Wednesday, May 6, 2020

History of HAMAS - 717 Words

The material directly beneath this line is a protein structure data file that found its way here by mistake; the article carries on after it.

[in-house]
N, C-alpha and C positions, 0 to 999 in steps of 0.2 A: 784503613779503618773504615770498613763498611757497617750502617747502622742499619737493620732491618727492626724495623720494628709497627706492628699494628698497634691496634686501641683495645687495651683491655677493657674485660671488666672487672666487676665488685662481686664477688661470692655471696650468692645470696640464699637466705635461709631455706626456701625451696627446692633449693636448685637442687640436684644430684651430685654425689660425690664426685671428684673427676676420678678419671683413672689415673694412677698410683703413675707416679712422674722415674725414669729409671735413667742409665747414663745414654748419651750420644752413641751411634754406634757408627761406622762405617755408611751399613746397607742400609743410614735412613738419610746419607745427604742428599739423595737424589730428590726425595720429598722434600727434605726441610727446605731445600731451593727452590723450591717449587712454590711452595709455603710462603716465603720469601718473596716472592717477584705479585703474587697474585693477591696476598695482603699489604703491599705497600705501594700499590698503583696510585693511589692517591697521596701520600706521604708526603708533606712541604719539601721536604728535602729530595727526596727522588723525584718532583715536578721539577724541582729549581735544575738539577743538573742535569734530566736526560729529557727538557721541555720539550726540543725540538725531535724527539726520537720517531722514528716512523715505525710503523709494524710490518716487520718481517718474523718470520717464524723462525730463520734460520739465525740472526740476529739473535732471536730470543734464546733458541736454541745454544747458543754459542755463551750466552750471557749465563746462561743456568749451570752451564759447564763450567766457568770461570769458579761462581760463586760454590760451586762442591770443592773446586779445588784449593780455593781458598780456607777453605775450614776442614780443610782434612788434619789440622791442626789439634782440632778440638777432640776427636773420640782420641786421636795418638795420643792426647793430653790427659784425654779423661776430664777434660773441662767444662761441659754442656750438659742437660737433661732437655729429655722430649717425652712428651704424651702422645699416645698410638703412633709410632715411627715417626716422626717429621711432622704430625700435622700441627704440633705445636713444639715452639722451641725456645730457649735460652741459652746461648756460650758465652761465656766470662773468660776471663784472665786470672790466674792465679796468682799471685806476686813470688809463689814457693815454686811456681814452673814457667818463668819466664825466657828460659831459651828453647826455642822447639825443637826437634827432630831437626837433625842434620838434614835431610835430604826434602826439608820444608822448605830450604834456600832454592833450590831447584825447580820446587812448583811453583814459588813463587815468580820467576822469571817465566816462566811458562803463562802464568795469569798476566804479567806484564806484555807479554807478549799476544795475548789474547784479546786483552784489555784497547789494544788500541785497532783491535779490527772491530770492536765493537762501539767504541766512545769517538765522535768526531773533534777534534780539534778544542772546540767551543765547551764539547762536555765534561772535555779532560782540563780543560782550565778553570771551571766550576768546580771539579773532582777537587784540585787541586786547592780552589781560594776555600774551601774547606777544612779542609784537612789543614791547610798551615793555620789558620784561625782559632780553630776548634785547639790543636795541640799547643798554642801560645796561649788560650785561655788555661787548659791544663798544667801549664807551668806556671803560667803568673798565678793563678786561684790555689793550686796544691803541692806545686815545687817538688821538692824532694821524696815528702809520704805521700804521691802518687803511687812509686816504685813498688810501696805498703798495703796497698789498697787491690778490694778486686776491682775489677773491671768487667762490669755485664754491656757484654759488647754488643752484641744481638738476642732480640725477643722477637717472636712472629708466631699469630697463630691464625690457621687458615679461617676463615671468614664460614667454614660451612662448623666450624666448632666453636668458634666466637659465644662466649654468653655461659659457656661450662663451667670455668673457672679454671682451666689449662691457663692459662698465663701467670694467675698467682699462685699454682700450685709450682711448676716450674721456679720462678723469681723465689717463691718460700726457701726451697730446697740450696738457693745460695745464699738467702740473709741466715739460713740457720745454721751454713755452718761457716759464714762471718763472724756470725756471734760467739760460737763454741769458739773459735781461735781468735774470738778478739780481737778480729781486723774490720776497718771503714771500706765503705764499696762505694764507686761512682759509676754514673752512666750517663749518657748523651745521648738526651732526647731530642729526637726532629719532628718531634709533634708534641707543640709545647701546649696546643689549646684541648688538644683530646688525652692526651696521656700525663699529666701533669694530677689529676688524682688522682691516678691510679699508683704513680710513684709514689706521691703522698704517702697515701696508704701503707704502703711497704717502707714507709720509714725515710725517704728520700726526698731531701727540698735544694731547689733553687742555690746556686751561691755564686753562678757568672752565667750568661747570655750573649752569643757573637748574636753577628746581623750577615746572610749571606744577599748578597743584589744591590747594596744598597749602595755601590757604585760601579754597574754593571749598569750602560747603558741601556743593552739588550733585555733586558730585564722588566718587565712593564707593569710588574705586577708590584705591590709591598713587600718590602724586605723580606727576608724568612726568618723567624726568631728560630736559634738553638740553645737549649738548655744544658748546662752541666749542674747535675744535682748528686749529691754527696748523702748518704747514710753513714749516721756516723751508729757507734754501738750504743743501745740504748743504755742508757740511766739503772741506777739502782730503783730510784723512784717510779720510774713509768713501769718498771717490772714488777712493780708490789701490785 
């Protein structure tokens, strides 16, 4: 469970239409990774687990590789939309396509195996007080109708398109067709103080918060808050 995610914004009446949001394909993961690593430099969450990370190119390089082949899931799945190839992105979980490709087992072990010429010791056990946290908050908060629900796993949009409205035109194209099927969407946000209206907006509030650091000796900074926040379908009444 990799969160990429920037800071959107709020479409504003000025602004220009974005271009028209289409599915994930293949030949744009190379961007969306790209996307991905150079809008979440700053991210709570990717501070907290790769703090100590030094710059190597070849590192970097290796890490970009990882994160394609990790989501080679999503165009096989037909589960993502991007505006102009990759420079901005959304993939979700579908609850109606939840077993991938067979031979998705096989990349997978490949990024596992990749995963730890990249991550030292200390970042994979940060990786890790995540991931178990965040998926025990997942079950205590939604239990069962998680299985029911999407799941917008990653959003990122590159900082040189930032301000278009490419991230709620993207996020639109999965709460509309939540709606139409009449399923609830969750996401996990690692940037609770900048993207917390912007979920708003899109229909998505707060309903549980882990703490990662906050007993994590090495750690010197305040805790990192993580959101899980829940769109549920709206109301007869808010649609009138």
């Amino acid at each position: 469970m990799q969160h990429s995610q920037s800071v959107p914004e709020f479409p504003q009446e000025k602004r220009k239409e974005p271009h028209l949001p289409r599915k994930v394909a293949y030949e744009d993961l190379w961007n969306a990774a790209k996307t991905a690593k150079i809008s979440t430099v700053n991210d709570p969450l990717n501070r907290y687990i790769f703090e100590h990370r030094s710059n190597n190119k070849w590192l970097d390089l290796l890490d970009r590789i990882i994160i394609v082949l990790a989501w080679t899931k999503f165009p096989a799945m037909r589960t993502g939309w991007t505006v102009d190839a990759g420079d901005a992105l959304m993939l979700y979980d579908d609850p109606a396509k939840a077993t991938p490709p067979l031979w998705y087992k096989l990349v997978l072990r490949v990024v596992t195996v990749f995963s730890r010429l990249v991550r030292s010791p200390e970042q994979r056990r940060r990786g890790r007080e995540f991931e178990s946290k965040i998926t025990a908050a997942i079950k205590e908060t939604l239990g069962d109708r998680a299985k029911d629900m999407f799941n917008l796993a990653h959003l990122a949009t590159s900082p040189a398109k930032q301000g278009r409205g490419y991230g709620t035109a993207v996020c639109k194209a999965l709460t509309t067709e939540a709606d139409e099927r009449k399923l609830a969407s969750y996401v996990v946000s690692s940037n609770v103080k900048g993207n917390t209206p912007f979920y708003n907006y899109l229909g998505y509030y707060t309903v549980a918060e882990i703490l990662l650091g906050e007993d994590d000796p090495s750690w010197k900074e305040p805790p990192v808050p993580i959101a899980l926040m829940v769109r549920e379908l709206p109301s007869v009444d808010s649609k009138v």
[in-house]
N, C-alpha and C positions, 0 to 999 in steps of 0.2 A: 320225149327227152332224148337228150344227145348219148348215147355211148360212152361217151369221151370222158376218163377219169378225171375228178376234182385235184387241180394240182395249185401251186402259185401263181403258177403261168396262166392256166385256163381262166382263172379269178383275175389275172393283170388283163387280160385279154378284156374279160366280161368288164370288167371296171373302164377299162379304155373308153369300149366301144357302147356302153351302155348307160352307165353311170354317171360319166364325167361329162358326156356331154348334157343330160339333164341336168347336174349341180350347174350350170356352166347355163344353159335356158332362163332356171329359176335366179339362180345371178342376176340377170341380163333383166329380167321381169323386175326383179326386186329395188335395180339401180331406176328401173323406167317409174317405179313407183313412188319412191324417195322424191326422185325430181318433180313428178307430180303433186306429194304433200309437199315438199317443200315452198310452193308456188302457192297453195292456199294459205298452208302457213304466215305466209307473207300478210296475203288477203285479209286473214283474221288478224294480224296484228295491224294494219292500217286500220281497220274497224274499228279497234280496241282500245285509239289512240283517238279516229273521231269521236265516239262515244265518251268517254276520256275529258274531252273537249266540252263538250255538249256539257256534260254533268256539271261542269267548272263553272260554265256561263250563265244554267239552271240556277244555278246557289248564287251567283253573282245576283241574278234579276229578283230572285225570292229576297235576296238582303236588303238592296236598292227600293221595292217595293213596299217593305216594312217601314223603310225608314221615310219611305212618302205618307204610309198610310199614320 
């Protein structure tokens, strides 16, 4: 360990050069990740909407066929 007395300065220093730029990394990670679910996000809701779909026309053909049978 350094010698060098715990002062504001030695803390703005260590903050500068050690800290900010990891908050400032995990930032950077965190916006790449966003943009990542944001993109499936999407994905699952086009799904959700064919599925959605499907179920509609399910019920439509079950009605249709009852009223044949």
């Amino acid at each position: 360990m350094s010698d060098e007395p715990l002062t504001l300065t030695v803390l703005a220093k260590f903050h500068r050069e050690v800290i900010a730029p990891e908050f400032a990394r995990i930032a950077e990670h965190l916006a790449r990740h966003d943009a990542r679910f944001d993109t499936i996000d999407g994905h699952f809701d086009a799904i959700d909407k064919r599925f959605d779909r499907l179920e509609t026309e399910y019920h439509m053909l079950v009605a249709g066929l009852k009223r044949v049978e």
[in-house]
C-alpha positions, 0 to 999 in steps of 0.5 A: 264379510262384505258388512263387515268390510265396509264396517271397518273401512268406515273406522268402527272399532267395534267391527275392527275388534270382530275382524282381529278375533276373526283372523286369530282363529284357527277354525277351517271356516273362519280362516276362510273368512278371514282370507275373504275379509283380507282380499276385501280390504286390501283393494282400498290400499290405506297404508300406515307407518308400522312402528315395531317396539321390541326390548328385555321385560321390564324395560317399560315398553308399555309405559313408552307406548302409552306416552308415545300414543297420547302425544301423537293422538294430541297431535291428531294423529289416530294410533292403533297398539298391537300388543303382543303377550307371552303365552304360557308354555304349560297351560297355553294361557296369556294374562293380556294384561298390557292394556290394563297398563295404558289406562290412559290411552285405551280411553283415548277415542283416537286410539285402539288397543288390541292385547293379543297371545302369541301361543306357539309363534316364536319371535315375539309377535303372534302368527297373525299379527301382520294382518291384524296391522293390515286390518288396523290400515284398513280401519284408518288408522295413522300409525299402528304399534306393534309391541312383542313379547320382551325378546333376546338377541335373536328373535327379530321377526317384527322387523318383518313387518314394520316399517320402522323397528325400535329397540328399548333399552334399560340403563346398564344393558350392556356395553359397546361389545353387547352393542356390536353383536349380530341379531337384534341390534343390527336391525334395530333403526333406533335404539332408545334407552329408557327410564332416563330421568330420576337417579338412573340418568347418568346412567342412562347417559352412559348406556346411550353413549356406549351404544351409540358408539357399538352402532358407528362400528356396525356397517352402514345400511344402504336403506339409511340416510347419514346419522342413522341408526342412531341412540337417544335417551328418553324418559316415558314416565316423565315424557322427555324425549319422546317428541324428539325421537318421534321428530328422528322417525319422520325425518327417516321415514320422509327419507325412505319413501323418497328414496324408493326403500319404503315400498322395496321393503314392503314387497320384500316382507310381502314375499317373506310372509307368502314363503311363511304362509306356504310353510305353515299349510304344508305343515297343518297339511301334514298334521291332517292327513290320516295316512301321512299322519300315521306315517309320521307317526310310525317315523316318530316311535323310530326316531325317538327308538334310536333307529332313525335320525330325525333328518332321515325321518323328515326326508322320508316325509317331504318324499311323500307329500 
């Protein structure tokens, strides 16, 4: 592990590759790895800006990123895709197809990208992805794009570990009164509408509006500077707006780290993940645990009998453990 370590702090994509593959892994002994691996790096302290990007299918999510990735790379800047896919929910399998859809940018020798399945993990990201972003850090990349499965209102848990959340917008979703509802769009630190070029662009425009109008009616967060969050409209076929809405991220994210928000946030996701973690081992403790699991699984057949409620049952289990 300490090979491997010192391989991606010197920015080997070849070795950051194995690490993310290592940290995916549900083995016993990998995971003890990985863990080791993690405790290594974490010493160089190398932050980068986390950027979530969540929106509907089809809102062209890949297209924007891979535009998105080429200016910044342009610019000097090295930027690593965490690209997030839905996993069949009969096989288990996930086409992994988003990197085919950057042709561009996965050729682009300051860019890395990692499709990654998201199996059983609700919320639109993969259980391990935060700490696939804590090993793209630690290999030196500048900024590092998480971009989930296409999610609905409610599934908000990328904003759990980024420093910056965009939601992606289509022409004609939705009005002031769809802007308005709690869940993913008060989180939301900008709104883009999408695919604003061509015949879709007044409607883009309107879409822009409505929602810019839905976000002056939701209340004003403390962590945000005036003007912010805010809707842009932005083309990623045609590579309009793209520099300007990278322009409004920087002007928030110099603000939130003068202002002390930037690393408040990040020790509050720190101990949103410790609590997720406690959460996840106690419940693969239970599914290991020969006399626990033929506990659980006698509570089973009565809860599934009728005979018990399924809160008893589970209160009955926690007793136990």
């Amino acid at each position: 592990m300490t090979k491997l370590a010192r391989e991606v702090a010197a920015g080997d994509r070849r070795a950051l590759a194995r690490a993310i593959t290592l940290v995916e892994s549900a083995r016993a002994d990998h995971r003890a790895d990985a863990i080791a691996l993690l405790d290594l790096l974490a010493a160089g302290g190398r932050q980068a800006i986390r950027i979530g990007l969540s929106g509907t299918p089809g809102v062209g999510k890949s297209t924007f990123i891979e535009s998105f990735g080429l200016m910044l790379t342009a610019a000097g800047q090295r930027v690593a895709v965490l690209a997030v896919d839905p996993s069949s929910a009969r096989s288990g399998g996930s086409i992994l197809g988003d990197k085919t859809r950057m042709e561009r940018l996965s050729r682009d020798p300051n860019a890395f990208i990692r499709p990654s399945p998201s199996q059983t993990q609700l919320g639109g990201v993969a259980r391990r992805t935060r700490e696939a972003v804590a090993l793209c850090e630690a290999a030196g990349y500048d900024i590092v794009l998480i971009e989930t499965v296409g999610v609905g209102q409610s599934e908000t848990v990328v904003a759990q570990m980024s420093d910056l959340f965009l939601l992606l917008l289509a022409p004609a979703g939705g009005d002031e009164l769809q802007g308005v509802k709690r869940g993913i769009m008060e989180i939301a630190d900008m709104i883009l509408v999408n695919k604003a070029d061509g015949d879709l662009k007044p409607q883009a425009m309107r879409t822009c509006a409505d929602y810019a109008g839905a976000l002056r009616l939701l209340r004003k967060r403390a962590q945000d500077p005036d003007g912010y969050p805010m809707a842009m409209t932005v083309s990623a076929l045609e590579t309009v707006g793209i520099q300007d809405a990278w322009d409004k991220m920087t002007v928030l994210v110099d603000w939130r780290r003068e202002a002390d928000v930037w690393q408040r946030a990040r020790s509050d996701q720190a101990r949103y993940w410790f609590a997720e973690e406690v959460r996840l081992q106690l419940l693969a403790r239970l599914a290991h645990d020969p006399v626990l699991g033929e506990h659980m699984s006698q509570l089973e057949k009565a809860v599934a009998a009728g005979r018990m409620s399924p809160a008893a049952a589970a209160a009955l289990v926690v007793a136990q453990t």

HAMAS: In this article regarding HAMAS, I will be writing about their origin, beliefs, failures, successes and how the group transformed from a religious organization to a political one. The group has been fighting for their beliefs for over two decades to an extent that they have become a political organization. Based on the research on the history of HAMAS, the organization took a political dimension from a religious one when it became victorious in the 2006 democratic elections. Consequently, rather than just being a religious organization, HAMAS is considered a political power since it won 76 seats of the 132 member parliament. HAMAS, which is also known as Harakat al-Muqawama al-Islamiya, has a history that can be traced to the 1950s though its origin goes back to 1987 when it was founded as a Muslim brotherhood in Gaza by Sheikh Ahmad. The name of the group is derived from an Arabic acronym for Islamic resistance movement that means zeal, fire, and enthusiasm (HAMAS: History an d Present, 2006). In the 1950s, HAMAS was active in the Gaza Strip where it was largely recognized and gained influence is mosques and every social organization. This continued until the 1980s when it became a powerful political factor and was later founded in 1987. HAMAS basically believes that the land they have been fighting for over the last two decades is theirs. Since its derived from a Muslim brotherhood and unwilling to recognize the right of Israel to exist, the organizationShow MoreRelatedThe History of the Terrorist Group Hamas Essay1185 Words   |  5 PagesEast has brought the Israeli-Palestinian conflict to the attention of the world. These terrorist groups use murder, bombs, threats, and other violent acts to get their way politically. 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The First Contact in Apocalypse Now Free Essays